To Sponge Up Gowanus Muck
A boat standing on its stern serves as a welcoming sign to the Sponge Park test site. Photo by Trudy Whitman.
By Trudy Whitman
Gowanus Canal pollution. It’s not only about the decades and decades of industrial toxins that poured directly into the waterway. As anyone who lives near the notorious channel can attest, human waste also fouls the canal after heavy precipitation. And what can’t be seen are the ground-level contaminants, such as heavy metals, that flow down the streets into the canal during downpours and heavy snow melt. When sewer mechanisms cannot handle the additional flow, this gunk goes straight into the canal as well.
50 Orange St., Brooklyn Heights. Image courtesy of Massey Knakal Realty Services.
Compiled by Linda Collins
BROOKLYN HEIGHTS — A Brooklyn Heights multi-family building previously owned by the Watchtower Bible and Tract Society (also known as the Jehovah’s Witnesses) has been sold by Massey Knakal Realty Services.
The building, at 50 Orange St., on the southeast corner of Orange and Hicks streets, was sold in an all-cash transaction valued at $7.1 million, according to Robert Knakal, Massey Knakal chairman, who exclusively handled this transaction with Stephen Palmese, director of sales in Massey Knakal’s Brooklyn office.
Owned by the society for over 20 years, the five-story elevatored apartment building contains 20 residential units — including 10 studios and 10 one-bedroom units — in approximately 15,355 gross square feet, including the cellar.
“It was delivered vacant, which is rare for this size building and location,” said Knakal, who added, “This property has been maintained according to the incredibly high standards of care and attention for which the Watchtower is particularly well-known.
This rendering, released to the Eagle in October, shows the NYU-Polytechnic proposal for the former MTA headquarters building at 370 Jay St. (center). Notice that the façade of the building would be completely redesigned. Photo courtesy of New York University-Polytechnic Institute.
By Raanan Geberer
DOWNTOWN BROOKLYN — “Let’s give the city three cheers for the plans for the city’s new applied science campus on Roosevelt Island, but we’ll give it five cheers when the city decides to support NYU and Polytechnic’s proposal for an applied science campus here.”
These words, spoken by Assemblywoman Joan Milllman (D-Downtown Brooklyn/Heights) in front of the nearly vacant former MTA headquarters building at 370 Jay St., captured the mood of Wednesday’s press conference.
Sponsored by state Sen. Daniel Squadron (D-Downtown Brooklyn/Lower Manhattan) and Borough President Marty Markowitz, the rally was called to emphasize that the NYU-Polytechnic proposal, which would use the Jay Street building for classrooms and offices, is still on the table.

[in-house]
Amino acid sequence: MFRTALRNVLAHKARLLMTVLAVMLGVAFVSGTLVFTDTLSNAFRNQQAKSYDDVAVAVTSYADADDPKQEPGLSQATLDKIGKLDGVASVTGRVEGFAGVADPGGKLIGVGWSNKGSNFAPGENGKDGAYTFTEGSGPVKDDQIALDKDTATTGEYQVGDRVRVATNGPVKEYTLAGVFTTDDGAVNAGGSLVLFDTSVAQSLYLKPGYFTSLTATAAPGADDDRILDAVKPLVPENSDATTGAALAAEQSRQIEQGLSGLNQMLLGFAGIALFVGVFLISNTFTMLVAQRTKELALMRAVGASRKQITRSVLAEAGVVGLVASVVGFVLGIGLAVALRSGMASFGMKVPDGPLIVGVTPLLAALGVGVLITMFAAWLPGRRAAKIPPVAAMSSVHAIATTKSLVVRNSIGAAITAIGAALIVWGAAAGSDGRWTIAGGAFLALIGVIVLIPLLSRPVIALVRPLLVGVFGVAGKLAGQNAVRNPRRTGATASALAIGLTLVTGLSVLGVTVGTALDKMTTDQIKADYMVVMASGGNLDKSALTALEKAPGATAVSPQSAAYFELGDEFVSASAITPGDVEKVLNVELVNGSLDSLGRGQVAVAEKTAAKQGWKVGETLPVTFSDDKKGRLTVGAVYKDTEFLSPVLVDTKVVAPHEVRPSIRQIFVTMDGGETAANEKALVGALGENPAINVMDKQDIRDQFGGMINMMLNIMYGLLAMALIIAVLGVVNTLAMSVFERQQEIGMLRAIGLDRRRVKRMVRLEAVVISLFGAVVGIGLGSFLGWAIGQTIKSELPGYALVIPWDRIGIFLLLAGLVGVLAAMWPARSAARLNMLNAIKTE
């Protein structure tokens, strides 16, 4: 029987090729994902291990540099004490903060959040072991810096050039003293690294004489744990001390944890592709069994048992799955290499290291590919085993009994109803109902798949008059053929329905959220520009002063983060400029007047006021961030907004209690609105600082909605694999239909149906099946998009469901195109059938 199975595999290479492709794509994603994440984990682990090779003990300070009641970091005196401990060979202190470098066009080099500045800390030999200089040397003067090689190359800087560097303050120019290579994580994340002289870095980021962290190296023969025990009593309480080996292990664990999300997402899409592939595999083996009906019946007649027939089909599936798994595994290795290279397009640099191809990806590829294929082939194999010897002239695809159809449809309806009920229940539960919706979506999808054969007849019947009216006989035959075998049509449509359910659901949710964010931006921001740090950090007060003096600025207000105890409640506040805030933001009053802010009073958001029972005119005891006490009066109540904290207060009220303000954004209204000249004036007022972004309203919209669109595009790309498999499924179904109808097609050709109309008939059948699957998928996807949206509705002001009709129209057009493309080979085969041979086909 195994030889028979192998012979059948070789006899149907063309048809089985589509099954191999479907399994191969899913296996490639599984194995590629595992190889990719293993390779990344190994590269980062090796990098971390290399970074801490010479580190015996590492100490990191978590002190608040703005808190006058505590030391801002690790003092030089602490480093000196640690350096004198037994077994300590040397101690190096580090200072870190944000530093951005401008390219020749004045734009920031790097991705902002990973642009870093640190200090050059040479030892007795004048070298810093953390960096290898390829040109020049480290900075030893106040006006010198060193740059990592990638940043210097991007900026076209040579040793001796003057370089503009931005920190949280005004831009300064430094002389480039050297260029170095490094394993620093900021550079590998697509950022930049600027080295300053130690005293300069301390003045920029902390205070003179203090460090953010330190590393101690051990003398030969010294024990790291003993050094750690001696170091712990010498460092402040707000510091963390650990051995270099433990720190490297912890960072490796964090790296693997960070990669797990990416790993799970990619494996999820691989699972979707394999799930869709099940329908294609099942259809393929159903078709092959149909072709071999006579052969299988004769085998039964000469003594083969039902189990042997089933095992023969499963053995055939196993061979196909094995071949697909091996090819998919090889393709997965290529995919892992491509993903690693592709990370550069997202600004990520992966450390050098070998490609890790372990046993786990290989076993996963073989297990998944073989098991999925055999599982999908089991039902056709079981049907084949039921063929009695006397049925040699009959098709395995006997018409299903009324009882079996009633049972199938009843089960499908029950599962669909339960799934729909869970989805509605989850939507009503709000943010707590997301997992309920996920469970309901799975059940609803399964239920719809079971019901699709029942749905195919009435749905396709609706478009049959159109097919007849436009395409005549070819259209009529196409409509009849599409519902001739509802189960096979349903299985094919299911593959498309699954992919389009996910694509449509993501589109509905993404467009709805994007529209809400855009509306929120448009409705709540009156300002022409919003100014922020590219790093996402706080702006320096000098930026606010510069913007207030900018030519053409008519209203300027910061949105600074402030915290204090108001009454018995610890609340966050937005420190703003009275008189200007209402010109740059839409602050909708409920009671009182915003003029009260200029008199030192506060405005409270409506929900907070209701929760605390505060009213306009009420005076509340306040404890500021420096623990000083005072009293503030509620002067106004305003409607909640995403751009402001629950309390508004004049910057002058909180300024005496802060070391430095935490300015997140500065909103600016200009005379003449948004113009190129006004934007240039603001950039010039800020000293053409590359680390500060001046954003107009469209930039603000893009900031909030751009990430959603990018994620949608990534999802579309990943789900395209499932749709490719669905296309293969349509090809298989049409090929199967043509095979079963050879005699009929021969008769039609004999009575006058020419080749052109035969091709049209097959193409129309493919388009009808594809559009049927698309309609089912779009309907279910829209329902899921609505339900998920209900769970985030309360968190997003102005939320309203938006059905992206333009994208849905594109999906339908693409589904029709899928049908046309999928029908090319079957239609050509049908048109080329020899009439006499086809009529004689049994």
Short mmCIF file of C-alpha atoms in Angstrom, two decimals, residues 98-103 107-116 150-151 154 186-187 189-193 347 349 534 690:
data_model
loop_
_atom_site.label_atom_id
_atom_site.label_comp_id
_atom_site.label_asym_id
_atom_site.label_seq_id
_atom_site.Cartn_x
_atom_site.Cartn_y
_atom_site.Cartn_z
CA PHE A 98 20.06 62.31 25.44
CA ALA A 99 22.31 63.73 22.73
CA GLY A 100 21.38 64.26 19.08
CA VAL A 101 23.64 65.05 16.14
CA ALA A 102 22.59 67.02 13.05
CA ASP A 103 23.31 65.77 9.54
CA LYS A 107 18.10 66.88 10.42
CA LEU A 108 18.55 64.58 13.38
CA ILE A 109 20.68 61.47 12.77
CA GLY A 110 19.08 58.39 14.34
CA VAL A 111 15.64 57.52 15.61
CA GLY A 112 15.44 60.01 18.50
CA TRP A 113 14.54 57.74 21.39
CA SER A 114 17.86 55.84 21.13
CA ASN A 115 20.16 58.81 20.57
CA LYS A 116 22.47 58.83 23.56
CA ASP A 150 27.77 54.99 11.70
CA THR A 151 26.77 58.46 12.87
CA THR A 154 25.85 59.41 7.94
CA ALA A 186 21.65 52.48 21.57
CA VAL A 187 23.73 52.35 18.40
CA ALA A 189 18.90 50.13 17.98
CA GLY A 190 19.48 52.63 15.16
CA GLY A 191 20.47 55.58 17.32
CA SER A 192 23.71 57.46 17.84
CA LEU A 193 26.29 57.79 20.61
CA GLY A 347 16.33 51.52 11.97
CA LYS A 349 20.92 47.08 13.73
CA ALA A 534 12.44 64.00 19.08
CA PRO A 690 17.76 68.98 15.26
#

DUMBO — “The Brooklyn retail market has accelerated this year, trending upward in both price and velocity,” said Chris Havens of the Creative Real Estate Group.
Havens reports that in what he calls the Greater DUMBO Area — Fulton Ferry Landing, DUMBO and Vinegar Hill — there are 129 storefronts with 309,000 square feet currently utilized as retail, restaurant, office and studio space.
Spaces range from 50 square feet to 6,000 square feet, with most availability above 3,000 square feet, according to Havens’ report.
The New York Times profiles a long-term resident of Riverside Houses in Brooklyn Heights:
Old Office Building Gets New Appearance
This rendering shows what 345 Adams St. will look like once the redevelopment of the first two floors is finished. The area at right with the arched windows will house Sugar and Plumm and American BBQ and Beer Co. Rendering courtesy of Muss Development.
DOWNTOWN BROOKLYN — In the wake of the announcement earlier this year about new stores and a restaurant coming to the Brooklyn Municipal Building, two high-end eateries that are new to the city — Sugar and Plumm, and American BBQ and Beer Company — are coming to the first two floors of another city office building at 345 Adams St.
The redevelopment of the first two floors within the 1920s-era building is a project of Muss Development LLC, best known in Brooklyn as the developer of the nearby New York Marriott at the Brooklyn Bridge and the Oceana condos in Brighton Beach.
The project, like the one at the Municipal Building, is part of the city’s overall effort to create new retail options in space that once housed government offices. The Municipal Building project is being carried out by another real estate firm, United American Land.